Tag Archives: Connecting on LinkedIn

5 steps to connect with LinkedIn members

But first the proper ways to connect.

LinkedIn Flag

Let’s start with a quiz:

How do you connect with people on LinkedIn? Do you:

  1. indiscriminately click the button that says “Send now”;
  2. take the time to add a note;
  3. ask for an introduction to your desired contact, or;
  4. first send an email to your desired contact before sending an invite?

For many years I’ve been advising people to always add a note when connecting because…it’s the right thing to do. However, after talking with a valued connection, Bobbie Foedisch, I learned a great deal about connecting etiquette. More on that later.

Currently employed, or not, you should build up your network with connections who are like-minded and can be of mutual assistance. Let’s look at three ways to connect with others on LinkedIn.

Connecting directly

For example, if you’re going for the direct connection, your invite message might read like this:

Hello Susan.

When I saw your profile on LinkedIn, I thought it would be great to connect. You and I have a great deal in common, namely that we are in the business of helping people find employment. It would be great to connect.

Bob

Note: you only have 300 characters to work with.

Using a reference to connect

If you’re going to connect directly, you’re more likely to gain success by using a reference. This would be a shared connection—someone who is connected with you and the LinkedIn member with whom you’d like to connect.

Doing a search for a 2nd degree who resides in the Greater Boston Area and works for Philips produces the result below. Below the four people in this image you notice the faces of the shared connections. Click on (number) of shared connections to see who is connected directly with your desired LinkedIn member.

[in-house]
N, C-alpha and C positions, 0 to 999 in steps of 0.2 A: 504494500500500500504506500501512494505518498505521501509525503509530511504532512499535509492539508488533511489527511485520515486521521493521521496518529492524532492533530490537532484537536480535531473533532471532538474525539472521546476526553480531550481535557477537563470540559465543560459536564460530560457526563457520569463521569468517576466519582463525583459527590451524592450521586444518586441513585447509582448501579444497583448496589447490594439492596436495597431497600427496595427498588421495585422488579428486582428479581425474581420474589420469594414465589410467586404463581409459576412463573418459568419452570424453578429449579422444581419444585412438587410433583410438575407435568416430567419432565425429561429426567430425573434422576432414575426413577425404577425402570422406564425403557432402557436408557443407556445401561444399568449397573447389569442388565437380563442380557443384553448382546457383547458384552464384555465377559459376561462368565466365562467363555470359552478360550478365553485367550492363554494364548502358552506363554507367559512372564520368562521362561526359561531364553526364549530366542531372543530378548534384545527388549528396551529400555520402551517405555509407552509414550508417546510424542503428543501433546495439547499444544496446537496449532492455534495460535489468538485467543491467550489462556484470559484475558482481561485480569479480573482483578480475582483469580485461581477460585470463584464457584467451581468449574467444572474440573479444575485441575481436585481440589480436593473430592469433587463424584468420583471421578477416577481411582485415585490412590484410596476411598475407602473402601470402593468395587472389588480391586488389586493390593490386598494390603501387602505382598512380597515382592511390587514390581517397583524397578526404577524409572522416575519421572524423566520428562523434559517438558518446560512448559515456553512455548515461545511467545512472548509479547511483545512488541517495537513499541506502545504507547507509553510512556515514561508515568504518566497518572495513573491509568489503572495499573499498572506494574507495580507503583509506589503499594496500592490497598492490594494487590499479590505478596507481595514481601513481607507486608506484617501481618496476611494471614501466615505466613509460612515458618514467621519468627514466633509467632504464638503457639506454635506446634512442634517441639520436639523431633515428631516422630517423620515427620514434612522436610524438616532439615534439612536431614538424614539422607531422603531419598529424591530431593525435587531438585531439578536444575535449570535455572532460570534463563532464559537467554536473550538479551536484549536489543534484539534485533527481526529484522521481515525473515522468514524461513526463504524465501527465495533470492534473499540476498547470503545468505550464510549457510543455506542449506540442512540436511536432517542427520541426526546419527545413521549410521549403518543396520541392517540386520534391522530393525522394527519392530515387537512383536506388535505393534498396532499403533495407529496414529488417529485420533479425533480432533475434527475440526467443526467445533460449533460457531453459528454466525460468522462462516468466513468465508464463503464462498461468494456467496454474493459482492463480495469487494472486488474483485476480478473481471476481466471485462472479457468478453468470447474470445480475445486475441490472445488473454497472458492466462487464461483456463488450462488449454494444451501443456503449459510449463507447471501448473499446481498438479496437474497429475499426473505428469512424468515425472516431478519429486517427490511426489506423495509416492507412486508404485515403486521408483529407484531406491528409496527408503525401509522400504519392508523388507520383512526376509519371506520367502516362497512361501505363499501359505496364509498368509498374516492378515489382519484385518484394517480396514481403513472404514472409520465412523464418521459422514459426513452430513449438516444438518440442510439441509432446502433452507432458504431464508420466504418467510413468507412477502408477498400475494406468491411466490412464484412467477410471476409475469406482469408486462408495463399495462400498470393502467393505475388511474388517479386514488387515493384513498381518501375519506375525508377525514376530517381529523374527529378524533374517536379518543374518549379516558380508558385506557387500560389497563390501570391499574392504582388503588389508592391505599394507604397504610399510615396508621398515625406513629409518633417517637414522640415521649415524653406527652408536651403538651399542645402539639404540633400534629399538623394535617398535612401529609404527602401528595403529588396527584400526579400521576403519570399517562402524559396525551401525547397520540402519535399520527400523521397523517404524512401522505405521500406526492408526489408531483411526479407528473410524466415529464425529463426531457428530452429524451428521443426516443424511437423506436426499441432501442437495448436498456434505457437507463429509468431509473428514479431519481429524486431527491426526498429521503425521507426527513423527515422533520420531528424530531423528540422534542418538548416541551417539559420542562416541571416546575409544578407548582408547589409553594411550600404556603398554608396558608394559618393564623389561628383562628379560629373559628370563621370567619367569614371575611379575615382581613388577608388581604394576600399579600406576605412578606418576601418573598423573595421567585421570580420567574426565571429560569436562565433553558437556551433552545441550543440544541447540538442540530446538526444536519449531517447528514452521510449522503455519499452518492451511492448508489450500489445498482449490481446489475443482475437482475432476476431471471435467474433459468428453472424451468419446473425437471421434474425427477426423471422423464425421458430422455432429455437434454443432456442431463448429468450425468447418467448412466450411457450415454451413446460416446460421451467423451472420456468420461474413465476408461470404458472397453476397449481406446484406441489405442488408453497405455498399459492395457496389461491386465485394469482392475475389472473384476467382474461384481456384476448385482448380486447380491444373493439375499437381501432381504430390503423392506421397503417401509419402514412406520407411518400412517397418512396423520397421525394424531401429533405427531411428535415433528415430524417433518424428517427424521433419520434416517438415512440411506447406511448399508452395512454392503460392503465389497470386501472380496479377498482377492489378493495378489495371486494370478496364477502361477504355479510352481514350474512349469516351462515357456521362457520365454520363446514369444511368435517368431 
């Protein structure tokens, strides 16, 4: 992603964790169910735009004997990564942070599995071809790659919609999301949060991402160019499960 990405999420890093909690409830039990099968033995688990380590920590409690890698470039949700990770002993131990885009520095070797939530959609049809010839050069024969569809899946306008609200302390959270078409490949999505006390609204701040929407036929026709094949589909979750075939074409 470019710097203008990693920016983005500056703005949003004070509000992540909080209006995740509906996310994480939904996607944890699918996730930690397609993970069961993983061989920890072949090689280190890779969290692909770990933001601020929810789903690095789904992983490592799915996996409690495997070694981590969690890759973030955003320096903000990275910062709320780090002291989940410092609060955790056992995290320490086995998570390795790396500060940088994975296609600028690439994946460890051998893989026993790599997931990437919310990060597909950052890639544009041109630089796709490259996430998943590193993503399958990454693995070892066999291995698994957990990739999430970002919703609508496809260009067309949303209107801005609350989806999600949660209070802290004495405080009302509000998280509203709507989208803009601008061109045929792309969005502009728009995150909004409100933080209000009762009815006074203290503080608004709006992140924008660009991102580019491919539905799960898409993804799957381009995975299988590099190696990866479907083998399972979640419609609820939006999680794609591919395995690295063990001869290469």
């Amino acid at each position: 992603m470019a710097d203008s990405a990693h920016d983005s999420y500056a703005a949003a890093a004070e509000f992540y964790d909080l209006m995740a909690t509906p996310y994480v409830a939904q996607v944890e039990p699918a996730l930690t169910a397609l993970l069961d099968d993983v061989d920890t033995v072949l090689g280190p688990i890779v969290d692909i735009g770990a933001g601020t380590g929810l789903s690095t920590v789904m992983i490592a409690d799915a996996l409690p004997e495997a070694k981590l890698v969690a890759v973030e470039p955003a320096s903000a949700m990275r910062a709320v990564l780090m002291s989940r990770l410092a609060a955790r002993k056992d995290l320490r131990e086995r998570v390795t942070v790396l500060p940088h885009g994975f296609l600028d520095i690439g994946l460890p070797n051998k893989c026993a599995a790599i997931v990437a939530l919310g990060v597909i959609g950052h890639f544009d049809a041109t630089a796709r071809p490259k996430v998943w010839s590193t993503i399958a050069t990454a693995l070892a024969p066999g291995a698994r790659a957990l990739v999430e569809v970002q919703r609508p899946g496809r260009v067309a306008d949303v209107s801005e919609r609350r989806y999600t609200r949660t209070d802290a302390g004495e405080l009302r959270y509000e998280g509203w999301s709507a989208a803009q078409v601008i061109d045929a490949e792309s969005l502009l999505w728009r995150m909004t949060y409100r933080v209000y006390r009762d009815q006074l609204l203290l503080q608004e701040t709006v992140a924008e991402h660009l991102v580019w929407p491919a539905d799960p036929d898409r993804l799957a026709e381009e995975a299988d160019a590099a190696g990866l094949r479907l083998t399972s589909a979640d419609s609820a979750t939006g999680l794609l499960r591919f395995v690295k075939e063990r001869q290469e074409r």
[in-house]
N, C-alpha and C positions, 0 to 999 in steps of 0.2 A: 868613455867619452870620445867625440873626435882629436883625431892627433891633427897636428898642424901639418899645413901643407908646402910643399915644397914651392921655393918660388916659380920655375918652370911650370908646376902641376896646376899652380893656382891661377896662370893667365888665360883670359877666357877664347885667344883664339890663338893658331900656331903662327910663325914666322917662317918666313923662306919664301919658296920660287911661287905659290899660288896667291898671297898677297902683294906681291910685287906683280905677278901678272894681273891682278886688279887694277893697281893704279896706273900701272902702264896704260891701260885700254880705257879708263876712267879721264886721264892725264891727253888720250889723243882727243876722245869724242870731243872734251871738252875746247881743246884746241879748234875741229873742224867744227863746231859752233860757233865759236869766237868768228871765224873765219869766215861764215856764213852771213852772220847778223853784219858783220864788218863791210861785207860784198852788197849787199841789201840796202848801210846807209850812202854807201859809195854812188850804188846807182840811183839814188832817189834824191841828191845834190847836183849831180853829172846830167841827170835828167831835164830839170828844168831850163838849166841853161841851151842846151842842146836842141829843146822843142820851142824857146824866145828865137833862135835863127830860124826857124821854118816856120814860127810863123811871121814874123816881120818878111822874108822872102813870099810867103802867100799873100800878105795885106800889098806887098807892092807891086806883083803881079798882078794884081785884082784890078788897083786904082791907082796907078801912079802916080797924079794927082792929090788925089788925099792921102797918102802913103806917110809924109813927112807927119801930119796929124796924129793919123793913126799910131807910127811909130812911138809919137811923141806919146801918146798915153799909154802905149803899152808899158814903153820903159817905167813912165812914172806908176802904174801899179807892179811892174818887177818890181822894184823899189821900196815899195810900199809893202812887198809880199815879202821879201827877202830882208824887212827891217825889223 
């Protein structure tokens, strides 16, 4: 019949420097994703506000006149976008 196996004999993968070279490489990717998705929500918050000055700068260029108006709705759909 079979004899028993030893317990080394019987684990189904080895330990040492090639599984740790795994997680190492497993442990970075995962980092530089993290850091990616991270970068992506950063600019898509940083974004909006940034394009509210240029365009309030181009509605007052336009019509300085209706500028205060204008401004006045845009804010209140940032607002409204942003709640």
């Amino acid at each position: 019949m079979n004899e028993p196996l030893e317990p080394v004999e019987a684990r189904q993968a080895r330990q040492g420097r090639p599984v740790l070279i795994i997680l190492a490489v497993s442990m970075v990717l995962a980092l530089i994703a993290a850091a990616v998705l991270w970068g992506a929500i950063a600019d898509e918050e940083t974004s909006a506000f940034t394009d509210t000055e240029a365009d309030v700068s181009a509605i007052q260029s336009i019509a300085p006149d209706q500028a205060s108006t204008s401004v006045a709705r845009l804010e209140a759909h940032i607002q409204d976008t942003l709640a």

Philips shared connections for Recruiterdotcom

Once you have chosen a person who could be a reference for you, email the person asking if you could use her name in an invite. Your message might be:

Hi Dave.

You and I are both connected with Sharon Beane. She and I work for the Career Center of Lowell as workshop facilitators. We have the utmost respect for each other. When asked if I could mention her in an invite to you, she enthusiastically agreed. I see we do similar work, that of helping others. I would like to join your network in hopes of being of mutual assistance.

Sincerely, Bob.

Asking for an introduction

Bobbie suggests that one should use an introduction when they want someone to join their network. This requires asking a trusted connection to send a message to the person with whom you’d like to connect.

Note: email is Bobbie’s preferred means of asking for an introduction because it is more commonly used than LinkedIn Messaging. Great point.

Here is a sample introduction sent via email.

Hi Karen.

I see that you’re connected with the director of HR, Mark L Brown at (town).

I’m trying to fill a director of DPW position and would like to get some advice from Mark. I read on LinkedIn that they’re trying to fill an accountant position. I like the way he wrote the job description, pointing out their diverse environment.

Thank you in advance for introducing me to Mark. If there’s anything I can do for you, don’t hesitate to ask.

Andy Smith, Human Resources Generalist, 978.935.5555

PS. It was great seeing our girls duke it out in last weekend’s soccer match. I hope the two teams meet in the playoffs.

Now let’s look at the five steps to finding people with whom to connect.

1. Search by people. Just click the magnifying glass in the Search field and then click People. In my case, I came up with a little less than 7,500,000 first, second, and third degree connections.